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Roy E. McDonald, Lawrence A. Risse and Charles R. Barmore

Chopped `Salinas' crisphead lettuce (Lactuca sativa L.) was packaged in four types of polymeric films and stored at 1 or 5C for 14 days. Discoloration and off-flavors developed in lettuce stored in the two films in which the naturally produced CO2 rose above 20%. In the two films (oriented low-density polyethylene) with O2 transmission rates higher than 3000 ml·m-2· day-1·atm-1 at 22C, CO2 remained below 20%, O2 was between ≈ 2% and 15%, and the lettuce was acceptable after 14 days of storage at either 1 or 5C. Appearance and flavor were affected more by temperature than by length of storage.

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K.A. Sanford, P.D. Lidster, K.B. McRae, E.D. Jackson, R.A. Lawrence, R. Stark and R.K. Prange

Postharvest response of wild lowbush blueberry (Vaccinium angustifolium Ait. and V. myrtilloides Michx.) to mechanical damage and storage temperature was studied during 2 years. Fruit weight loss and the incidence of shriveled or split berries were major components that contributed to the loss of marketable yield resulting from mechanical damage and storage temperature. Decay of berries resulted in only 1% to 2% of the total marketable fruit loss. In general, the major quality attributes (firmness, microbial growth, hue, bloom, split, and unblemished berries) deteriorated with increasing damage levels and increasing storage temperature without significant interaction. Temperature had consistent effects in both years on moisture content, soluble solids concentration, titratable acids, weight loss, shriveled and decayed berries, Hunter L values, and anthocyanin leakage, while damage level had inconsistent or no significant effect.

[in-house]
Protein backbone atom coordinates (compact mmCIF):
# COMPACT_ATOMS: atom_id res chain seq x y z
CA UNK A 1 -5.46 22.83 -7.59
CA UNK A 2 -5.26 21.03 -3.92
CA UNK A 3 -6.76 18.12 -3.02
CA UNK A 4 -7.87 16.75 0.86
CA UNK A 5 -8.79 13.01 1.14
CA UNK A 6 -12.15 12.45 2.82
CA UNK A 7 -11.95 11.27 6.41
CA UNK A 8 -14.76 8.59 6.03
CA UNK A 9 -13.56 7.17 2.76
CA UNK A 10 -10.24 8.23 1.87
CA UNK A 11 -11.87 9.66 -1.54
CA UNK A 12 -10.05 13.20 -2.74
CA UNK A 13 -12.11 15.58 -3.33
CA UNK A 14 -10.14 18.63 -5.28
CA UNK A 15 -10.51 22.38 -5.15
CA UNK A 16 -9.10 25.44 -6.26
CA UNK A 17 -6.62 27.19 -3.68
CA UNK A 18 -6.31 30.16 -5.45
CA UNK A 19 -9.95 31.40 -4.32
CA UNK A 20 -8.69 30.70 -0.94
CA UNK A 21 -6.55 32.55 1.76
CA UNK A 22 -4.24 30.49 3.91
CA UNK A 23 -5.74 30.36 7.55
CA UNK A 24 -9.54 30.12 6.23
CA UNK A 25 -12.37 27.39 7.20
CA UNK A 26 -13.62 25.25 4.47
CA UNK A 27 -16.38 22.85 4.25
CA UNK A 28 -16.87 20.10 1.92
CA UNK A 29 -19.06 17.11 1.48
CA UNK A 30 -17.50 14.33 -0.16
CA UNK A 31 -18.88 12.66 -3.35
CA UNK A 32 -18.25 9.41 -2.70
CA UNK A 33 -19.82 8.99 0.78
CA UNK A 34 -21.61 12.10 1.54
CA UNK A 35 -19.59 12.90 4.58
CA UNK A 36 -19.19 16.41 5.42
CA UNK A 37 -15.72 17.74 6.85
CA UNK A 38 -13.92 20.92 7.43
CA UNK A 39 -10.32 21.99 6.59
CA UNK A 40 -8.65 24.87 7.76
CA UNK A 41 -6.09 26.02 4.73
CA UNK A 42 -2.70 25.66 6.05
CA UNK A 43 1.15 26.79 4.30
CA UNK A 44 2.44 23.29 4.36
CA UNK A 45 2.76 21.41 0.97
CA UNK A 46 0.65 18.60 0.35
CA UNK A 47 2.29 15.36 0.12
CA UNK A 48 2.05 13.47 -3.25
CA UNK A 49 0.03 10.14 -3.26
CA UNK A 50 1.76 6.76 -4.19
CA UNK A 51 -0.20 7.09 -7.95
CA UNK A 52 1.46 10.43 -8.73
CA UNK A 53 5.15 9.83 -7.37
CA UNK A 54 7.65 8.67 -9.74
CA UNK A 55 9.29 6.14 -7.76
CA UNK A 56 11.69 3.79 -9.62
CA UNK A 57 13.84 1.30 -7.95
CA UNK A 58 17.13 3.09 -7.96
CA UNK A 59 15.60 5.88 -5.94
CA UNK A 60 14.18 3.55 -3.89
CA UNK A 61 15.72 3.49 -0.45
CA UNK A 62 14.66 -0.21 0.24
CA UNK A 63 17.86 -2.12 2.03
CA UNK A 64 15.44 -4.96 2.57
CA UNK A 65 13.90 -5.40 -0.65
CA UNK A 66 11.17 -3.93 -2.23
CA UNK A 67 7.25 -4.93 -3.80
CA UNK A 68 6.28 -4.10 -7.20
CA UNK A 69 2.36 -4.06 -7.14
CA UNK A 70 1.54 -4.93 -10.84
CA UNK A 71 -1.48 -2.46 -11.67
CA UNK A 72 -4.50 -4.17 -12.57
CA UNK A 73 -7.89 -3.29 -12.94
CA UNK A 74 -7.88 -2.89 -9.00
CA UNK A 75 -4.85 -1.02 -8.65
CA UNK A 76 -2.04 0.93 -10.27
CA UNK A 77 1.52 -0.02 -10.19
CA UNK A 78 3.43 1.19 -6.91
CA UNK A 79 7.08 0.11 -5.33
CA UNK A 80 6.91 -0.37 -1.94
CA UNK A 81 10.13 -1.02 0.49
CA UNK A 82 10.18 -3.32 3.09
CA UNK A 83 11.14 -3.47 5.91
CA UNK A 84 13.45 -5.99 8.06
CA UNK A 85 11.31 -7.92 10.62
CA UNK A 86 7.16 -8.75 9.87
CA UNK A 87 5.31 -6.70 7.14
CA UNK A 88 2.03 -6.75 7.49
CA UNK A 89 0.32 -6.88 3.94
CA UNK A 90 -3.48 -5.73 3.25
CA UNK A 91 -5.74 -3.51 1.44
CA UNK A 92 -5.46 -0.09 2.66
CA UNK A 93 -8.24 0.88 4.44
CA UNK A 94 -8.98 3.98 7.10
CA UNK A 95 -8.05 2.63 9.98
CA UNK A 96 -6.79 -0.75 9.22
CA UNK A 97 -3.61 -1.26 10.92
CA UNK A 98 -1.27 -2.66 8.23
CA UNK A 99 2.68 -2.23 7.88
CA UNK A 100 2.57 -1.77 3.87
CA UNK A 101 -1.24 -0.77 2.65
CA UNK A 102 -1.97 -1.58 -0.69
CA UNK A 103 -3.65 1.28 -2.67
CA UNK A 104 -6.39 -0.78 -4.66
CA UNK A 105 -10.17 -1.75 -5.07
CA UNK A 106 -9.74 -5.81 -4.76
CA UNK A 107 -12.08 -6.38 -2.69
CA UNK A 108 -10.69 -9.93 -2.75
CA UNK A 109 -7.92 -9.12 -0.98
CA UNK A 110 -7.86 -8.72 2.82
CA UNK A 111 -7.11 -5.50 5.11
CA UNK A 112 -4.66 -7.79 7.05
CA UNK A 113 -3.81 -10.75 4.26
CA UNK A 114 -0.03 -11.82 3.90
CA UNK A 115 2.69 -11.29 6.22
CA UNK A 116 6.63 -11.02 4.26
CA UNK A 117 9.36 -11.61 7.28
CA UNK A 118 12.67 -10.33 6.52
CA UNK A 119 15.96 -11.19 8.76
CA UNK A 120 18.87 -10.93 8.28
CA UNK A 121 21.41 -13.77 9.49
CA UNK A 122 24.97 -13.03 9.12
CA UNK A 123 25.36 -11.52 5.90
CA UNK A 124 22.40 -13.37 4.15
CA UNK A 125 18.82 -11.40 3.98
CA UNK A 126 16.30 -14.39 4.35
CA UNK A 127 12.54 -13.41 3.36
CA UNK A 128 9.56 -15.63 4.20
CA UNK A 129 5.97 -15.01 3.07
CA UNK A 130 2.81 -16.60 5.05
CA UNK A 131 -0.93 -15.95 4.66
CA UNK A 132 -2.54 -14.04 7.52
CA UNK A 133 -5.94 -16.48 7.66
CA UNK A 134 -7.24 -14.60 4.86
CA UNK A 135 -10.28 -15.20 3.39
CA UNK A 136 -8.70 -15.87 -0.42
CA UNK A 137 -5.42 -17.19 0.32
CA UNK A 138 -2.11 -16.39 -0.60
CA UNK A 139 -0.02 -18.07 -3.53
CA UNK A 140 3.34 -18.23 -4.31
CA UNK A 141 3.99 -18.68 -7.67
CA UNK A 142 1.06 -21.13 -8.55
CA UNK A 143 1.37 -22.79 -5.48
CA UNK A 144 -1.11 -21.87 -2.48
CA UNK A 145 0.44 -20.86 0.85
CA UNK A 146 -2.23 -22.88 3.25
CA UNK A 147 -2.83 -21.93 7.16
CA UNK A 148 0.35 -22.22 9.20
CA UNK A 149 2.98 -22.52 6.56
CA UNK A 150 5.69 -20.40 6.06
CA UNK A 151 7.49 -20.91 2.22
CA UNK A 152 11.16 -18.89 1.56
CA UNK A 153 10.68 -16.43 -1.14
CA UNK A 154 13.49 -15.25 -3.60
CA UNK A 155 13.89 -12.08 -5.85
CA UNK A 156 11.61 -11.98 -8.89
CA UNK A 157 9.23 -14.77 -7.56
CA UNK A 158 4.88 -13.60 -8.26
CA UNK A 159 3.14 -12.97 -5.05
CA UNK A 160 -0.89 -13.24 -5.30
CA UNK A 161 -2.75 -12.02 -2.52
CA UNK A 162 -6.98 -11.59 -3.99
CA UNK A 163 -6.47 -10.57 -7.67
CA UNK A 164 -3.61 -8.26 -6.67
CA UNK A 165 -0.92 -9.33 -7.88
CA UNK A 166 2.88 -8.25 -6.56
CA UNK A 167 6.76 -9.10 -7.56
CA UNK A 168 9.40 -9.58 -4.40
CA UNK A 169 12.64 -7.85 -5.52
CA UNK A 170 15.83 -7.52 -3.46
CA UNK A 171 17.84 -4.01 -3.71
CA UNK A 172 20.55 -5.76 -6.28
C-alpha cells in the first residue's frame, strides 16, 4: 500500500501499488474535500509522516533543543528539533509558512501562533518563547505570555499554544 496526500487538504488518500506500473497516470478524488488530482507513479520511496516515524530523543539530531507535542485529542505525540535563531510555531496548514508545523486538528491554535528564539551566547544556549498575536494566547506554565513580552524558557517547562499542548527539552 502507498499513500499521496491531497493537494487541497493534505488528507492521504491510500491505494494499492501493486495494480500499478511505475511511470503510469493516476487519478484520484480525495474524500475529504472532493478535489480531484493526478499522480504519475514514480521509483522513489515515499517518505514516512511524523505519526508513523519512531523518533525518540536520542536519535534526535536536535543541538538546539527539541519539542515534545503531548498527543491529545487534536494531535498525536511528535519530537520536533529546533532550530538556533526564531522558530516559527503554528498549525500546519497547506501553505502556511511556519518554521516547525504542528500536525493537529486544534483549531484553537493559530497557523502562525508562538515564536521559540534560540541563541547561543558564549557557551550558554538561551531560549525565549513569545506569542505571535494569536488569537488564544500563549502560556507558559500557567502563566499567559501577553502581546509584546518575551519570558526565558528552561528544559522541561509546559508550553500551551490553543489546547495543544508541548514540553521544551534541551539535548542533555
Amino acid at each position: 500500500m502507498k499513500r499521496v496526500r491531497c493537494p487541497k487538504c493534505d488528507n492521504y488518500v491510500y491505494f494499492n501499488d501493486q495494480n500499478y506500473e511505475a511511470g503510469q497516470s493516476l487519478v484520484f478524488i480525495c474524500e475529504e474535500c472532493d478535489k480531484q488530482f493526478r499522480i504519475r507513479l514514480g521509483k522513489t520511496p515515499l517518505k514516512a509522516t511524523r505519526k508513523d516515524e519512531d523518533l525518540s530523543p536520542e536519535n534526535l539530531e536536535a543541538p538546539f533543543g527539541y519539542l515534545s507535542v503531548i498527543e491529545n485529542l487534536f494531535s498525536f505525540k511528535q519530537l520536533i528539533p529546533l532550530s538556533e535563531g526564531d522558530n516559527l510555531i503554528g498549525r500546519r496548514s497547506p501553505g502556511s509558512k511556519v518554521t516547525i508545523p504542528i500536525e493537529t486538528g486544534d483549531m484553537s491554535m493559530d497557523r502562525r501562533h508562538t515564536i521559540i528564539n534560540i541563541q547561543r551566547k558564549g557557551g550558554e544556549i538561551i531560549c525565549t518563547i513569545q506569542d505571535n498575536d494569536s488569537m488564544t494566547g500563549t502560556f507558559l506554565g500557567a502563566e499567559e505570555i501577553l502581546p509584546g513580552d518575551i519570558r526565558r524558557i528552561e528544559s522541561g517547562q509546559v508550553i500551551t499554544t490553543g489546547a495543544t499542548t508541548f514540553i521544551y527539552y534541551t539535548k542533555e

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P. Lawrence Pusey, David R. Rudell, Eric A. Curry and James P. Mattheis

The stigmatic secretions of pomaceous flowers serve as a natural medium not only for pollen, but also for the pathogen Erwinia amylovora (Burr.) Winslow et al. and other microorganisms. To understand the microecology on the stigma, exudates from cultivars of pear (Pyrus communis L.), apple (Malus pumila P. Mill.), and crab apple [Malus mandshurica (Maxim.) Kom.] were analyzed for free sugars and free amino acids as available carbon and nitrogen sources. Extracts were obtained at different stages of anthesis by submerging and sonicating stigmas in water. Certain free sugars (glucose and fructose) and free amino acids (proline, asparagine, glutamic acid, and glutamine) were consistently predominant and increased during anthesis. Apple stigma extracts were also analyzed for polysaccharides and proteins. Of major components identified for apple, free sugars made up 4.5% by mass; polysaccharides (composed of arabinose and galactose), 49.6%; and proteins, 45.9%. The two largest components are likely present as glycoproteins. This may be the first report on characteristics of rosaceous stigma exudates that includes the identity of specific free sugars, free amino acids, and polysaccharide subcomponents. Discussion includes the comparison of pomaceous stigma exudates to those of other plants and the microecological implications.